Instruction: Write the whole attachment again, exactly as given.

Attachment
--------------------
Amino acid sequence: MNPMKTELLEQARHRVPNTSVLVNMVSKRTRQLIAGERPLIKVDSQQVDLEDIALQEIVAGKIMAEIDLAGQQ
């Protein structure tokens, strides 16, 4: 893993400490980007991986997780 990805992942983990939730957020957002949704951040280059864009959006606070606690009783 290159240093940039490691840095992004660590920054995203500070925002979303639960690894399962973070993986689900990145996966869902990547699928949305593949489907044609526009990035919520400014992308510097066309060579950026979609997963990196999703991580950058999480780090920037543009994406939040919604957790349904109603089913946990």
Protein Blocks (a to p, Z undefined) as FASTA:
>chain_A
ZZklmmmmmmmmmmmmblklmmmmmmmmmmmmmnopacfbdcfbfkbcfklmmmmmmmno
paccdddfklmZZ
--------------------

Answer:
Amino acid sequence: MNPMKTELLEQARHRVPNTSVLVNMVSKRTRQLIAGERPLIKVDSQQVDLEDIALQEIVAGKIMAEIDLAGQQ
């Protein structure tokens, strides 16, 4: 893993400490980007991986997780 990805992942983990939730957020957002949704951040280059864009959006606070606690009783 290159240093940039490691840095992004660590920054995203500070925002979303639960690894399962973070993986689900990145996966869902990547699928949305593949489907044609526009990035919520400014992308510097066309060579950026979609997963990196999703991580950058999480780090920037543009994406939040919604957790349904109603089913946990």
Protein Blocks (a to p, Z undefined) as FASTA:
>chain_A
ZZklmmmmmmmmmmmmblklmmmmmmmmmmmmmnopacfbdcfbfkbcfklmmmmmmmno
paccdddfklmZZ